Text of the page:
Preventing Your Brand From Getting Hijacked
Brand names are known as ‘Trade Marks’ and the names of enterprises are known as ‘Trade Names’.
In order to prevent one’s logo, brand name/mark etc. from being misused by another, it is essential to be aware of the existence of such misuse in different areas and jurisdictions. An owner should not sleep over his rights by letting another misuse his mark without his knowledge as the same would amount to acquiescence of such misuse and losing rights with respect to his mark. One of the ways to monitor the use of one’s mark is by conducting a regular search in the relevant trademark database(s) to ascertain whether any other person proposing to use a mark similar to or identical with one’s own mark has filed an application for registration with regard to the same and raising opposition and objection to such application and proposed use
In case one becomes aware of misuse or infringement by another person, legal proceedings may be initiated in the form of a suit for infringement or passing off. The remedies available in such proceedings would be grant of an injunction(stoppage of such misuse) and/or award of damages and/or delivery-up of the infringing labels and marks for destruction or erasure.
A domain name is a website address on the Internet which gives you an online identity. Owners should obtain a domain name with the name of their respective brand so that unscrupulous users may not have a website with the same name as their brand. This assumes importance as when a person conducts an online search with the name of a particular brand, logo etc., then someone else’s webpage should not show up as it might lead to confusion.
If a person proposes to carry on business/trade in foreign jurisdictions or countries, then an application for protection of his mark in the proposed/designated countries may be made under the Madrid System for the International Registration of Marks (Madrid System). The Madrid System is the primary international system for facilitating the registration of trademarks in multiple jurisdictions around the world. If registration is granted under the Madrid System, it is easier to monitor the use of one’s mark in the International Register, which is a single centralized system maintained by WIPO.
The most important way to safeguard your trademark, however, is to apply for and obtain registration in respect of it. Registration of a trademark confers an array of rights and privileges to the ‘owner’ in comparison with unregistered marks. Some of them being:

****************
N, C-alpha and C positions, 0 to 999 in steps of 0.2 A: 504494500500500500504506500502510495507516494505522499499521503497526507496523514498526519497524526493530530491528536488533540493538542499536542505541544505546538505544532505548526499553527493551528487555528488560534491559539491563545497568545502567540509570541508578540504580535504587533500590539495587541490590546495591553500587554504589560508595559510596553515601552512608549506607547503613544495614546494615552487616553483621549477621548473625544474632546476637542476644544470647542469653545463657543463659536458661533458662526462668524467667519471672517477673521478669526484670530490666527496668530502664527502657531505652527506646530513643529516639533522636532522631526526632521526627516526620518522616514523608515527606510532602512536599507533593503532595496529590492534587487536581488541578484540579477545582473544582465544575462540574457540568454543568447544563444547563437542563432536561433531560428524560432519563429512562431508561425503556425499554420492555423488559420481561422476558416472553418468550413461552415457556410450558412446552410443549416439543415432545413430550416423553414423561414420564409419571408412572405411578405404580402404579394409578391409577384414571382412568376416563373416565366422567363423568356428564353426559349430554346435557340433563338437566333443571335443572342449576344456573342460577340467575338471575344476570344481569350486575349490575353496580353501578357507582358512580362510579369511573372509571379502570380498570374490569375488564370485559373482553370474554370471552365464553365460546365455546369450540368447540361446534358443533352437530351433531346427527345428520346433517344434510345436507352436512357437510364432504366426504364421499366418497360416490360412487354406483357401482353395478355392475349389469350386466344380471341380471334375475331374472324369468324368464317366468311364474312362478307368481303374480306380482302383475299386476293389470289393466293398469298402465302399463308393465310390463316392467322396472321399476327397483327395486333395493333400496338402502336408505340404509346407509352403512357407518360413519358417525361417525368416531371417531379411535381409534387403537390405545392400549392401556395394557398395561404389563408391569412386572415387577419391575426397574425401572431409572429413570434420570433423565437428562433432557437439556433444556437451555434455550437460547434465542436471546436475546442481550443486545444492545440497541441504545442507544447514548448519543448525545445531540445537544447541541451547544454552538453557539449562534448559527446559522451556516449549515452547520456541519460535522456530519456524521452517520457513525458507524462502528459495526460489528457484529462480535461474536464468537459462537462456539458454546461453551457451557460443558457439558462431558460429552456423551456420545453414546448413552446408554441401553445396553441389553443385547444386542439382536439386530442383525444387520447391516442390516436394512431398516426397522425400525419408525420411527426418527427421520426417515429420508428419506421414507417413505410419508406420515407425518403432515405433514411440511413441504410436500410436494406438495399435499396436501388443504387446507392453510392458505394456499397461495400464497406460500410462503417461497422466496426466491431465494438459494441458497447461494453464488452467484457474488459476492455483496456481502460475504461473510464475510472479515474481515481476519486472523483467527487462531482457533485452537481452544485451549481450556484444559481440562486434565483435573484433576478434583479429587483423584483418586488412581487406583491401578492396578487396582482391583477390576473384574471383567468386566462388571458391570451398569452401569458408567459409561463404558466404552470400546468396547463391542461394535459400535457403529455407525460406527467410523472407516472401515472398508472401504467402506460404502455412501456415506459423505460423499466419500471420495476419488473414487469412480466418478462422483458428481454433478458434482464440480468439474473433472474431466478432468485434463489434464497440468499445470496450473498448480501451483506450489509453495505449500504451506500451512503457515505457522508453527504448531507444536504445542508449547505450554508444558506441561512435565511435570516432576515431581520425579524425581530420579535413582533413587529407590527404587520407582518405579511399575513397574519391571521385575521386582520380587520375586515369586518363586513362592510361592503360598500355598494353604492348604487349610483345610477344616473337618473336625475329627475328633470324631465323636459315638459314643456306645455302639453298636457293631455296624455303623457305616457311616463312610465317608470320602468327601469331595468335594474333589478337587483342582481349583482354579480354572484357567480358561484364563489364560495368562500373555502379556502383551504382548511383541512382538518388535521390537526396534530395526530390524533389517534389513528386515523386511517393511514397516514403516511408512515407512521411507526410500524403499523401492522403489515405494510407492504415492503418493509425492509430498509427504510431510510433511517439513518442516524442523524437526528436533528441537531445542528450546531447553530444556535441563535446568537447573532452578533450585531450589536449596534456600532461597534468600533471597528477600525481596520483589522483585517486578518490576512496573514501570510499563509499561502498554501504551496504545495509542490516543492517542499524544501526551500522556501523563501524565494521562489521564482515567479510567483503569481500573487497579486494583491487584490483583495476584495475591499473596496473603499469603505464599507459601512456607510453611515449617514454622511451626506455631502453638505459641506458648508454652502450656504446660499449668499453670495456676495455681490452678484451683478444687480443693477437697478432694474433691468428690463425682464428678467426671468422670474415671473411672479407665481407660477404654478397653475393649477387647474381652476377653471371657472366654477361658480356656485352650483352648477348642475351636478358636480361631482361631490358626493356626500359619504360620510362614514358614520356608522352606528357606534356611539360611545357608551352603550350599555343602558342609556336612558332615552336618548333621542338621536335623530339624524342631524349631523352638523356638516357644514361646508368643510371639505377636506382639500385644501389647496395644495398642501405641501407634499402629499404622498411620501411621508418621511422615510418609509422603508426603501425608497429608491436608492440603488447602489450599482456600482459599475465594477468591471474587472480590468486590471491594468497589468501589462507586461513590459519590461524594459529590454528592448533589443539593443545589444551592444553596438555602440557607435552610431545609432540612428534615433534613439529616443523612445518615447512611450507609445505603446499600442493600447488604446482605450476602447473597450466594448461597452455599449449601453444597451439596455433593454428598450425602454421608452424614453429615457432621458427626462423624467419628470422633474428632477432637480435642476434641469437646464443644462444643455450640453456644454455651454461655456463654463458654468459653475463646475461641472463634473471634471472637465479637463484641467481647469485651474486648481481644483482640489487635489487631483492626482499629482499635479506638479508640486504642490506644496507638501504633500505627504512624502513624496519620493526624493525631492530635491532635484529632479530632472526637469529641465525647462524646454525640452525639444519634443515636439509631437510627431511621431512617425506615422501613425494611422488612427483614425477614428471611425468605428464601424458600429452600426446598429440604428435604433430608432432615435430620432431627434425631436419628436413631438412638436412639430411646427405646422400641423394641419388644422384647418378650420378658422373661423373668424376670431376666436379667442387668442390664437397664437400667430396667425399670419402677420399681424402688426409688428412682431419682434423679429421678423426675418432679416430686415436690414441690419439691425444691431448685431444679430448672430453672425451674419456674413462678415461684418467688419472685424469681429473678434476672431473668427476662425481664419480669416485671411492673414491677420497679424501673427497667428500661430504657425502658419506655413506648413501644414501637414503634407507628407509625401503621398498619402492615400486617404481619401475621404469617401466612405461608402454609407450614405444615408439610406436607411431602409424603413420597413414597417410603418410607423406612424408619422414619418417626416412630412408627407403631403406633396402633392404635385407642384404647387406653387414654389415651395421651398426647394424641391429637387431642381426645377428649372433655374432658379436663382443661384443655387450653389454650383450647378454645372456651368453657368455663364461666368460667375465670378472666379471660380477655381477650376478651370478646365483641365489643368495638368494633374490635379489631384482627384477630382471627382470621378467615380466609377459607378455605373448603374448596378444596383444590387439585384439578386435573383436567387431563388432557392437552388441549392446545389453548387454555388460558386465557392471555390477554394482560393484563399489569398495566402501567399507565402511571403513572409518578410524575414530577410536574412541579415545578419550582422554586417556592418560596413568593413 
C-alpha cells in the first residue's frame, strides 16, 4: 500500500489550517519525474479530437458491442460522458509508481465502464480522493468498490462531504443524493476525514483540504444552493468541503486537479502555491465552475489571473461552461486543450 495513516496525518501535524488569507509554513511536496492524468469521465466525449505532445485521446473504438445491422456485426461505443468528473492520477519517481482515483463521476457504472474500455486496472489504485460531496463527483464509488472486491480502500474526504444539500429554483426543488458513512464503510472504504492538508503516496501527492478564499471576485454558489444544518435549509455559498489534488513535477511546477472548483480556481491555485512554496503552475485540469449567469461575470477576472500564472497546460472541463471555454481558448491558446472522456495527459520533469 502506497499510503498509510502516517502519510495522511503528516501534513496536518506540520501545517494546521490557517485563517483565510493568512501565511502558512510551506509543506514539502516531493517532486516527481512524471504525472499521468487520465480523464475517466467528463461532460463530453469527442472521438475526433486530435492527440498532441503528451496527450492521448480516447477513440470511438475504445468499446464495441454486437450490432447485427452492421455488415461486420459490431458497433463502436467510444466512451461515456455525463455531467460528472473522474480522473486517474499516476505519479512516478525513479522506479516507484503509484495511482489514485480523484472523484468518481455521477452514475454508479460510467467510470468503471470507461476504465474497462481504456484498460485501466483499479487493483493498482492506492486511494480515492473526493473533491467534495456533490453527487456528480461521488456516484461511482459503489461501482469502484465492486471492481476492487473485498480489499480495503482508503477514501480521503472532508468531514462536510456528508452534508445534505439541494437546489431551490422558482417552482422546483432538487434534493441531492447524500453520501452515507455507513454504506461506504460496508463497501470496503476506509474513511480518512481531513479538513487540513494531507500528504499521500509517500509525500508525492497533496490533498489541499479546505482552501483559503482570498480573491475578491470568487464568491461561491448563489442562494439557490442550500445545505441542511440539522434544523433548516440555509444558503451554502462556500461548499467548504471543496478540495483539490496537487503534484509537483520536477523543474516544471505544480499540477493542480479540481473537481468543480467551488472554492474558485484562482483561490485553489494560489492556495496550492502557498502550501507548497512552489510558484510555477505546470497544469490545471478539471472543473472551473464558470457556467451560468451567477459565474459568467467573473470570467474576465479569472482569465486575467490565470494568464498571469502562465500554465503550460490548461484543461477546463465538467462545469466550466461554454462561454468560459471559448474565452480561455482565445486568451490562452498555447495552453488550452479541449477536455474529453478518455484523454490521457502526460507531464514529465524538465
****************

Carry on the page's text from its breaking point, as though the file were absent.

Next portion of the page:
The owner of a trademark or trade name has the right to use the same in relation to the goods or services for which it has been registered, to the exclusion of all others. The registered owner of a trademark ensures legal exclusivity to such person for the use of a name, brand, logo etc. This prevents any other person, trader, enterprise etc. from using the same in relation to their own business, goods and services and protects the mark of the registered owner by conferring exclusivity.
Before a person can use a name, logo, mark etc., it is imperative upon him to conduct a search in the trademark database to ascertain whether registration in respect of the same has already been granted. If registration has already been granted, then the trademark examiners are likely to refuse registration to conflicting marks. If, however, a similar or conflicting mark is accepted for registration, having a prior registered mark gives a person a strong right to oppose the registration before it’s officially entered on the register. It is advisable for owners to carry out a regular search in the trademark database in order to ascertain whether any application for registration has been filed for a name or mark which is similar to theirs and to file objection or opposition at the relevant time and stage in order to safeguard their rights as also to assist the examiner by preventing him from granting registration in respect of similar or conflicting marks or names.
Before an application for registration of a mark can be made under the Madrid system, it is necessary that the trademark must have been granted registration or registration has been applied for in the country of origin of the mark. So, if a person proposes to carry on trade or business in any foreign jurisdiction, then to apply for protection of his trademark, trade name, logo etc., in that country, he would first have to be granted registration in his own country or have to make an application for registration.
Under the Indian Trademarks Act, 1999 (“the new Act” hereinafter), Section 27 lays down that a suit for infringement will not lie in respect of an unregistered trademark. So, registration of a trademark is a precondition to initiating an action for infringement and for an unregistered trademark, only the common law remedy of ‘passing off’ lies.
Registration of a mark provides a greater degree of safety and protection in cases of assignment, licensing, authorized usage etc. as opposed to an unregistered mark.
Registration of a mark enables greater cooperation by third parties. For example, Google will act to prevent traders from bidding on ‘keywords’ that contain a registered trademark. Similarly, websites such as Amazon or eBay would take action to take down listings by other traders which infringe a registered trademark.